While you wouldn’t repeat the hook after each verse line, by testing

    your verse lines this way, it’s a great way to keep things precise. While

    writing backwards isn’t necessary for every song, it can be helpful to

    build out an outline.

    3. Emotion-Based Sections

     

    Many popular songs have moved away from the traditional storyline.

    Instead of events or stories, think of the emotions you want

    associated with each section. You can still use that conflict-

    resolution model found in storylines, or write backwards by

    establishing the main emotion in the chorus.

     

    Or…take the emotional feel for the entire song and write a few phrases

    for each section, making sure you have one emotion per section so

    that the meaning remains clear.

     

    Here’s an example emotional outline for a verse-chorus song:

    • Verse: sad and frustrated about situation, afraid, full of doubt
    • Pre-Chorus: finding hope, things turning around, reflective
    • Chorus: motivated, determined, excited

    This way, things move smoothly as the emotions develop through each

    section. In this example, there is a clear emotional conflict in the

    verse that resolves in the chorus, much like a traditional storyline.

    Listeners won’t be shocked to hear sadness in the verse and sudden

    excitement in the chorus because you’ve taken the time to progress

    through the emotions.

    4. Images for Each Section

     

    If your inspiration regularly comes from Pinterest and the like, perhaps

    the form of outlining you need is simply to find images that

    correspond with the sections of your song, and take it from there.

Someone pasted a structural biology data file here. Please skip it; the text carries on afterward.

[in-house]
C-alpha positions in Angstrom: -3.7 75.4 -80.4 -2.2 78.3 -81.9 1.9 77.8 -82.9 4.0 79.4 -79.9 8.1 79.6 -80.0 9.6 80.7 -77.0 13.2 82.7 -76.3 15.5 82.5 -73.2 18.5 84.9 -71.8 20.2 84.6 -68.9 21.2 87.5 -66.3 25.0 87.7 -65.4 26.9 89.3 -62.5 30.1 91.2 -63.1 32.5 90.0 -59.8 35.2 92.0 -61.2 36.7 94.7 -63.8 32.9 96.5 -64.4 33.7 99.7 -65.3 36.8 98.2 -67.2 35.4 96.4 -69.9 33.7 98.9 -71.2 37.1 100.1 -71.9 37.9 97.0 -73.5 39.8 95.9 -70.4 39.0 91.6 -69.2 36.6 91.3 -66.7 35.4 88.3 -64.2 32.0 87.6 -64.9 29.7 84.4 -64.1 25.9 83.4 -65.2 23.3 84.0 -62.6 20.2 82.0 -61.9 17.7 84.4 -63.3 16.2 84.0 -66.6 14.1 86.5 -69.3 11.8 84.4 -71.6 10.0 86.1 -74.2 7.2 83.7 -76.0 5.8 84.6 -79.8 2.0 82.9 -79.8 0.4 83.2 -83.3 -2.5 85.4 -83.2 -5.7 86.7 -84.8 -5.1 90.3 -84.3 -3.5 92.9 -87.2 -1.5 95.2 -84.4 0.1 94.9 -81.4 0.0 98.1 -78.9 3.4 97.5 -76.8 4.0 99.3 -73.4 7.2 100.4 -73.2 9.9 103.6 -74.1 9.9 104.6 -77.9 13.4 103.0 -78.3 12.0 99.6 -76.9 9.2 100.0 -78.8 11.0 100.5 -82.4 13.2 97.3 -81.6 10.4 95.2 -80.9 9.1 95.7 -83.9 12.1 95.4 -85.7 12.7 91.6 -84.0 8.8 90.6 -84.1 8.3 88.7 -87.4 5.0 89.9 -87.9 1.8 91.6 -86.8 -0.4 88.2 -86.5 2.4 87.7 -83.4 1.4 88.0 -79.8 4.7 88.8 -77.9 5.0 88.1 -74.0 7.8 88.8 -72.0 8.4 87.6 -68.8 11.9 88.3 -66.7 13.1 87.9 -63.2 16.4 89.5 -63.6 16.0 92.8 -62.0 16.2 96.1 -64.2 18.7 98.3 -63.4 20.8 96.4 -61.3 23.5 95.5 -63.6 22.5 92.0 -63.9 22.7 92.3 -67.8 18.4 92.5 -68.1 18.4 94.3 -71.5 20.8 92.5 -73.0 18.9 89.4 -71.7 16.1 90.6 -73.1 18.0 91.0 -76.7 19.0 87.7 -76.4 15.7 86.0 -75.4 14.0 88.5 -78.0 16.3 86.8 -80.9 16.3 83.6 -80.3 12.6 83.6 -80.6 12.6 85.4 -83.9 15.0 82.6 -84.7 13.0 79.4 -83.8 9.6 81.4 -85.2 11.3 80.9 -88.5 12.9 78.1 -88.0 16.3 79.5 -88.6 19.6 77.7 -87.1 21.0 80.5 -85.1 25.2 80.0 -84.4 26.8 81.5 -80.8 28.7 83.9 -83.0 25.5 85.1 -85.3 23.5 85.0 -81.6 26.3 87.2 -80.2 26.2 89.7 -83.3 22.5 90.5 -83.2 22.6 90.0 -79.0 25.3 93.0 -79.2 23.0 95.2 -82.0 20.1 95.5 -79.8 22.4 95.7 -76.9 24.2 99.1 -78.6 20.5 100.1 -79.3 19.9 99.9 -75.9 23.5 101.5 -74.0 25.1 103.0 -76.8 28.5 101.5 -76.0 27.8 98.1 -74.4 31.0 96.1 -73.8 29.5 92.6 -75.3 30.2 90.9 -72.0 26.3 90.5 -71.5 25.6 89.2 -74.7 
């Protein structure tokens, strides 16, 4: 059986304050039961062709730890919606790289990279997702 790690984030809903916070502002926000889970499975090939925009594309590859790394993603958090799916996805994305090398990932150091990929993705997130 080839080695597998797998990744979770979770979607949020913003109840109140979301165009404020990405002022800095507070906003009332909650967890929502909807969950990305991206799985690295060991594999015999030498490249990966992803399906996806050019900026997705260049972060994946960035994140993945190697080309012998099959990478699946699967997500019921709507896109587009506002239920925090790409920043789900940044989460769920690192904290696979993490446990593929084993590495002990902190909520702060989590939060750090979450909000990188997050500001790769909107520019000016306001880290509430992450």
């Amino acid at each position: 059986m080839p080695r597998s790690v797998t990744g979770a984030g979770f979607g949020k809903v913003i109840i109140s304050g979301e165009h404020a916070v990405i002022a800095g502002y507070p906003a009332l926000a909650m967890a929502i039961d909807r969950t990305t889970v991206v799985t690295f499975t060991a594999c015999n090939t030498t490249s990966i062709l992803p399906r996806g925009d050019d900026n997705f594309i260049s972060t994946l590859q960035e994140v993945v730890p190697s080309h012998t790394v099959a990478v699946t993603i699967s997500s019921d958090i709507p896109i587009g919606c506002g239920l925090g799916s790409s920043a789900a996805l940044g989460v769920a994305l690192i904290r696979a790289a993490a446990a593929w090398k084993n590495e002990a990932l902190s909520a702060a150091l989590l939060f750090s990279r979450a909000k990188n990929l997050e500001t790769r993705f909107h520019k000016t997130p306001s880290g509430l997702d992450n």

Try to find a few that work together and make notes on what kind of

    storyline or emotions they evoke.

     

    Using the last example, let’s find some pictures to animate each

    emotional section:

     

    • Verse: Sad and frustrated about situation, afraid, full of doubt.
    • Pre-Chorus: Finding hope, things turning around, reflective.

     Chorus: Motivated, determined, excited.

     5. Divide and Conquer

     

    When your thoughts are scattered, go ahead and brainstorm, write

    freeform poetry, collect images, etc. Create the world of your song this

    way, like a song scrapbook, and come back to it later. This is when you

    can start dividing your ideas into sections, and narrowing down your

    main idea and song progression.

     

    If you want to write a song that’s beach-themed, here’s what a

    brainstorm might look like:

     

    • beach
    • sand
    • happiness
    • sunshine
    • sunglasses
    • swimming
    • ocean
    • sea
    • water
    • waves
    • relaxation
    • excitement
    • friendship
    • love
    • vacation
    • holiday
    • sunday

    Try it out!

    One of these might work out every single time and you’ve found your

    ideal songwriting outline strategy — or you may have to try a few out

    and switch them up according to the song and how you’re feeling that

    day.

     

    One thing’s for sure, trying new techniques and ways of outlining your

    song can definitely lead to interesting ideas you wouldn’t have come

    across before.

     

     

     If you need help with your career or want to learn the latest, drop us

    line at [email protected] or sign up here.